- They are very motivated, especially on tasks that are challenging or difficult.
- They hold themselves to higher than usual standards of achievement.
Contrary to a common impression, students who are gifted or talented are not necessarily awkward socially, less healthy, or narrow in their interests—in fact, quite the contrary (Steiner & Carr, 2003). They also come from all economic and cultural groups.
Ironically, in spite of their obvious strengths as learners, such students often languish in school unless teachers can provide them with more than the challenges of the usual curriculum. A kindergarten child who is precociously advanced in reading, for example, may make little further progress at reading if her teachers do not recognize and develop her skill; her talent may effectively disappear from view as her peers gradually catch up to her initial level. Without accommodation to their unusual level of skill or knowledge, students who are gifted or talented can become bored by school, and eventually the boredom can even turn into behavior problems.
Partly for these reasons, students who are gifted or talented have sometimes been regarded as the responsibility of special education, along with students with other sorts of disabilities. Often their needs are discussed, for example, in textbooks about special education, alongside discussions of students with intellectual disabilities, physical impairments, or major behavior disorders (Friend, 2008). There is some logic to this way of thinking about their needs; after all, they are quite exceptional, and they do require modifications of the usual school programs in order to reach their full potential. But it is also misleading to ignore obvious differences between exceptional giftedness and exceptional disabilities of other kinds. The key difference is in students’ potential. By definition, students with gifts or talents are capable of creative, committed work at levels that often approach talented adults. Other students—including students with disabilities—may reach these levels, but not as soon and not as frequently. Many educators, therefore, think of the gifted and talented not as examples of students with disabilities, but as examples of diversity. As such they are not so much the responsibility of special education specialists, as the responsibility of all teachers to differentiate their instruction.
Supporting Gifted and Talented Students
Supporting the gifted and talented usually involves a mixture of acceleration and enrichment of the usual curriculum (Schiever & Maker, 2003). Acceleration involves either a child’s skipping a grade, or else the teacher’s redesigning the curriculum within a particular grade or classroom so that more material is covered faster. Either strategy works, but only up to a point: children who have skipped a grade usually function well in the higher grade, both academically and socially. Unfortunately skipping grades cannot happen repeatedly unless teacher, parents, and the students themselves are prepared to live with large age and maturity differences within single classrooms. In itself, too, there is no guarantee that instruction in the new, higher-grade classroom will be any more stimulating than it was in the former, lower-grade classroom. Redesigning the curriculum is also beneficial to the student, but impractical to do on a widespread basis; even if teachers had the time to redesign their programs, many non-gifted students would be left behind as a result.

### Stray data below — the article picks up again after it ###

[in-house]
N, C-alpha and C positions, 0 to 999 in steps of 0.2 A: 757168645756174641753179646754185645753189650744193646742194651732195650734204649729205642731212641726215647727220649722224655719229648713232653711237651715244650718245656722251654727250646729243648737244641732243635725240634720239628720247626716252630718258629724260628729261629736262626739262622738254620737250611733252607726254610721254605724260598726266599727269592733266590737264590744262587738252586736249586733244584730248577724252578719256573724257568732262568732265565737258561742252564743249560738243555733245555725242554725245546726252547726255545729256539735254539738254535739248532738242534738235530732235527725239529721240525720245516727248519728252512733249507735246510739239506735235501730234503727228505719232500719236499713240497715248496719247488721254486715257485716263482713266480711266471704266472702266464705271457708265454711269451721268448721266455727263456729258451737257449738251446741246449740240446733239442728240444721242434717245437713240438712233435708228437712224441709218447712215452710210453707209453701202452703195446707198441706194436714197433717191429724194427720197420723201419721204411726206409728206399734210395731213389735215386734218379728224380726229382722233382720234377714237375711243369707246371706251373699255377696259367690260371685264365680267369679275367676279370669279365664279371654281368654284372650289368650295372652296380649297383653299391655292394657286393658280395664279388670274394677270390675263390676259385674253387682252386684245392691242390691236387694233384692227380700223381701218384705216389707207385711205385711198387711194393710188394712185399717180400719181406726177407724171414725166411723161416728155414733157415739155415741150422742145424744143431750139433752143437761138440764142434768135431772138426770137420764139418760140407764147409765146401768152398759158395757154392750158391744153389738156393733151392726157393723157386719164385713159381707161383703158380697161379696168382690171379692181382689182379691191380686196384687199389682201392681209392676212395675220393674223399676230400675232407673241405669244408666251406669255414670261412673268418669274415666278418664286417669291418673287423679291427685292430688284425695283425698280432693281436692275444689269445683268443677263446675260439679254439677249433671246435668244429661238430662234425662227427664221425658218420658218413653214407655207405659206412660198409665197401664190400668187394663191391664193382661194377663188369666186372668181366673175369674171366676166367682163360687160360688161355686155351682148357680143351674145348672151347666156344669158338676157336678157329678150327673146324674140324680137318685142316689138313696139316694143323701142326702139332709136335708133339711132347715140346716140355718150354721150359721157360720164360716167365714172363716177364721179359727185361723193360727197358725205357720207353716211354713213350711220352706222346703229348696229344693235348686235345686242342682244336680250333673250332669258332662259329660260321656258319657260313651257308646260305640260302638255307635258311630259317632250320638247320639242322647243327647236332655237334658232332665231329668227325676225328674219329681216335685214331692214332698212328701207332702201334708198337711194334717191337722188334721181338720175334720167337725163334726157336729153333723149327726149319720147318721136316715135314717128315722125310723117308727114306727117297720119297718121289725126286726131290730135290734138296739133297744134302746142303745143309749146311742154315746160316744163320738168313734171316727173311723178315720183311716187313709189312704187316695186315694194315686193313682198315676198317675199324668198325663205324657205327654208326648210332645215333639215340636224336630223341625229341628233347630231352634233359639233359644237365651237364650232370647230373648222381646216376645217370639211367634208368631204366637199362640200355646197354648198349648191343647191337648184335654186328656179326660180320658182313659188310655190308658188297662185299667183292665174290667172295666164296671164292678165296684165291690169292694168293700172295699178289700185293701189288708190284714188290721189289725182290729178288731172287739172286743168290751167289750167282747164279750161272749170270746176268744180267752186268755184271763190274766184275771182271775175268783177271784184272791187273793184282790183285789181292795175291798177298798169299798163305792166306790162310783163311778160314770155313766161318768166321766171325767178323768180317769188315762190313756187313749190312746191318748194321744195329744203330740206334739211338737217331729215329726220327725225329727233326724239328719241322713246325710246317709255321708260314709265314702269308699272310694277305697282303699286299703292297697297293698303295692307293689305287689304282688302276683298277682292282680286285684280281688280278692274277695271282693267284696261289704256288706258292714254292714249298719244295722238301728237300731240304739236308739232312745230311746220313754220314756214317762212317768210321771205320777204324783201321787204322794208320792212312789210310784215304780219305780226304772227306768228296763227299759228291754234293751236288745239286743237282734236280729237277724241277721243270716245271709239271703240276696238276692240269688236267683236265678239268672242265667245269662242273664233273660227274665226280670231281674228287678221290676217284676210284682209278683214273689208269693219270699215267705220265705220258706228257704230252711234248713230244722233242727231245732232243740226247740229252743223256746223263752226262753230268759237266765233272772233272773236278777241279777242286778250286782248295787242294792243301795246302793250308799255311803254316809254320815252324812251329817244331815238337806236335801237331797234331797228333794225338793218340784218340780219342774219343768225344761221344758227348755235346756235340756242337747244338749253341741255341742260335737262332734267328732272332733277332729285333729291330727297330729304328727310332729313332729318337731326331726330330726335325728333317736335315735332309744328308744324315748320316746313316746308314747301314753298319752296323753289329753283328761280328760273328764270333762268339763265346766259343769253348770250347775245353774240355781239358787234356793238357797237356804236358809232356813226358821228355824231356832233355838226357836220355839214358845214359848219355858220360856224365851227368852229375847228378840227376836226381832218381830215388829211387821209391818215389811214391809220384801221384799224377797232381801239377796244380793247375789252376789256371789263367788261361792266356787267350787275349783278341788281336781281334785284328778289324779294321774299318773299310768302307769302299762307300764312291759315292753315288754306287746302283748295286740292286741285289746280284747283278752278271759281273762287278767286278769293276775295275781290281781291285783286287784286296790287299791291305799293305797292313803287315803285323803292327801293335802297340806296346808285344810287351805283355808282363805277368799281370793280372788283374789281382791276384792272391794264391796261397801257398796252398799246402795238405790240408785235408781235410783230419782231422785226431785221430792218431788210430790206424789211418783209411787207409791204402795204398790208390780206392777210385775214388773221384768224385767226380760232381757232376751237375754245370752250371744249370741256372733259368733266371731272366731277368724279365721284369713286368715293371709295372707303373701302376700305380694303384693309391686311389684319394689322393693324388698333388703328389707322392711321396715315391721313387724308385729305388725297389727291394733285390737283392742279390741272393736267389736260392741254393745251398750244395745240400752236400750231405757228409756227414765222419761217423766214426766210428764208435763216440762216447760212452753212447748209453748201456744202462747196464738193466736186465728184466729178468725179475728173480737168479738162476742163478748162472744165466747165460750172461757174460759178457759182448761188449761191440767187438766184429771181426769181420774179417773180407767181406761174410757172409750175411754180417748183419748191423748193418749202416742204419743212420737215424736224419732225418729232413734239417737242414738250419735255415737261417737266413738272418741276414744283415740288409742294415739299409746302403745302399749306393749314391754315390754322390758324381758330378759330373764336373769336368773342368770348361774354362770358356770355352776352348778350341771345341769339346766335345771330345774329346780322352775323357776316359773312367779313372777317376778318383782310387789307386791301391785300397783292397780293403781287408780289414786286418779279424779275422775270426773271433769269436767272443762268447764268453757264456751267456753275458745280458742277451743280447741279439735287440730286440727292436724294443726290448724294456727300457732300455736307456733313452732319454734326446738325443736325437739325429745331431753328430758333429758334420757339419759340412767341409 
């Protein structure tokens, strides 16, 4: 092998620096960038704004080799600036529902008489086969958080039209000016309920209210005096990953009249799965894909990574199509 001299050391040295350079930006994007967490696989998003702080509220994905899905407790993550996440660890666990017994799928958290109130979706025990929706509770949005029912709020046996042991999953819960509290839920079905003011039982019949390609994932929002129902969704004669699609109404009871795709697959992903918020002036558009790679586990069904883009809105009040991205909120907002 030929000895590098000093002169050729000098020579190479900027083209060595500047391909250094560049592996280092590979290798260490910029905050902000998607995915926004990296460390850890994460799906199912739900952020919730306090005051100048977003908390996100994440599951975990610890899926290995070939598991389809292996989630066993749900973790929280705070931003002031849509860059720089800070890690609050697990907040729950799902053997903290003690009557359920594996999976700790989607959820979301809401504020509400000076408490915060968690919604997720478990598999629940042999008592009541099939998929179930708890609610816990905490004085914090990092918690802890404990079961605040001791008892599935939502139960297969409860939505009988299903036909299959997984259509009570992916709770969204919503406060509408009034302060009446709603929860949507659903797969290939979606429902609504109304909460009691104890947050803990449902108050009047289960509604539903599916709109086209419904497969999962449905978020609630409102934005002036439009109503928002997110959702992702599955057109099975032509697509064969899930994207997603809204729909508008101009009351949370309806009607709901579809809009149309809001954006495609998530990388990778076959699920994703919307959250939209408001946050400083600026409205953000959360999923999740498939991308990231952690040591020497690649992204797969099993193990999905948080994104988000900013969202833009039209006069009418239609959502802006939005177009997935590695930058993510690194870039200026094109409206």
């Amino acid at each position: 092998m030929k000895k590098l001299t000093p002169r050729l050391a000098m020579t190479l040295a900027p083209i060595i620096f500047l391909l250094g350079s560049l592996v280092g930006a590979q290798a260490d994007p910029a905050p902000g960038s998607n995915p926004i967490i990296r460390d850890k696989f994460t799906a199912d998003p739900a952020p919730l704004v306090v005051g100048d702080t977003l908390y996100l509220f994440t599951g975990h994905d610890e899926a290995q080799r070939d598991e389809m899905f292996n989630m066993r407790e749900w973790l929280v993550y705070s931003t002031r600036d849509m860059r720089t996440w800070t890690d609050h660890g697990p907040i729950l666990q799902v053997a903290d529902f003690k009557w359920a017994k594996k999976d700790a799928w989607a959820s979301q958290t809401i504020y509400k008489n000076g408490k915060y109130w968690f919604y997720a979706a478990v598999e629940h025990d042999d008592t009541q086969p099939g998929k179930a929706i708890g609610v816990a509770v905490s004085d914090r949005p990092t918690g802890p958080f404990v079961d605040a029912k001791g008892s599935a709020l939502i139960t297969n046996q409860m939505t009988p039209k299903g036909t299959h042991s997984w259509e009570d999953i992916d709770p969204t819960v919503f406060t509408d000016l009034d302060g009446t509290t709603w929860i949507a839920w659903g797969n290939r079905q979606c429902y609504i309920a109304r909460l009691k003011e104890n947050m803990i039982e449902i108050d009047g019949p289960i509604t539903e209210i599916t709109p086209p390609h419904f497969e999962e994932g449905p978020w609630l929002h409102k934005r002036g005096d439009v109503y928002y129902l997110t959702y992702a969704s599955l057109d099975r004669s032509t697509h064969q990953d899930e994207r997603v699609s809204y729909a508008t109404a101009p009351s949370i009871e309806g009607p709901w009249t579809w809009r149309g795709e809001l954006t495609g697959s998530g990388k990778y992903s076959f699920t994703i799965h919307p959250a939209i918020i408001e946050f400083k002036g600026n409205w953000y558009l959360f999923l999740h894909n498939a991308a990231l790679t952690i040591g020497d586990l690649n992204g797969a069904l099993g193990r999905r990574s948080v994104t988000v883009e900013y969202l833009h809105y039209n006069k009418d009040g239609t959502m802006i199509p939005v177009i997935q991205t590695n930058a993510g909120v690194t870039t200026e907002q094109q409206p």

Enrichment involves providing additional or different instruction added on to the usual curriculum goals and activities. Instead of books at more advanced reading levels, for example, a student might read a wider variety of types of literature at the student’s current reading level, or try writing additional types of literature himself. Instead of moving ahead to more difficult kinds of math programs, the student might work on unusual logic problems not assigned to the rest of the class. Like acceleration, enrichment works well up to a point. Enrichment curricula exist to help classroom teachers working with gifted students (and save teachers the time and work of creating enrichment materials themselves). Since enrichment is not part of the normal, officially sanctioned curriculum, however, there is a risk that it will be perceived as busywork rather than as intellectual stimulation, particularly if the teacher herself is not familiar with the enrichment material or is otherwise unable to involve herself in the material fully.
Obviously acceleration and enrichment can sometimes be combined. A student can skip a grade and also be introduced to interesting “extra” material at the new grade level. A teacher can move a student to the next unit of study faster than she moves the rest of the class, while at the same time offering additional activities not related to the unit of study directly. For a teacher with a student who is gifted or talented, however, the real challenge is not simply to choose between acceleration and enrichment, but to observe the student, get to know him or her as a unique individual, and offer activities and supports based on that knowledge. This is essentially the challenge of differentiating instruction, something needed not just by the gifted and talented, but by students of all sorts. As you might suspect, differentiating instruction poses challenges about managing instruction.
There is a lively debate among scholars about whether it is appropriate or beneficial to label some children as “gifted and talented” in school and to provide them with accelerated special classes and other programs that are not available to everyone. Although doing so may help the gifted kids (Colangelo & Assouline, 2009), it also may isolate them from their peers and make such provisions unavailable to those who are not classified as “gifted.”
Video 7.1.6. Gifted and Talented Students: Teaching Strategies suggests ways to support gifted students.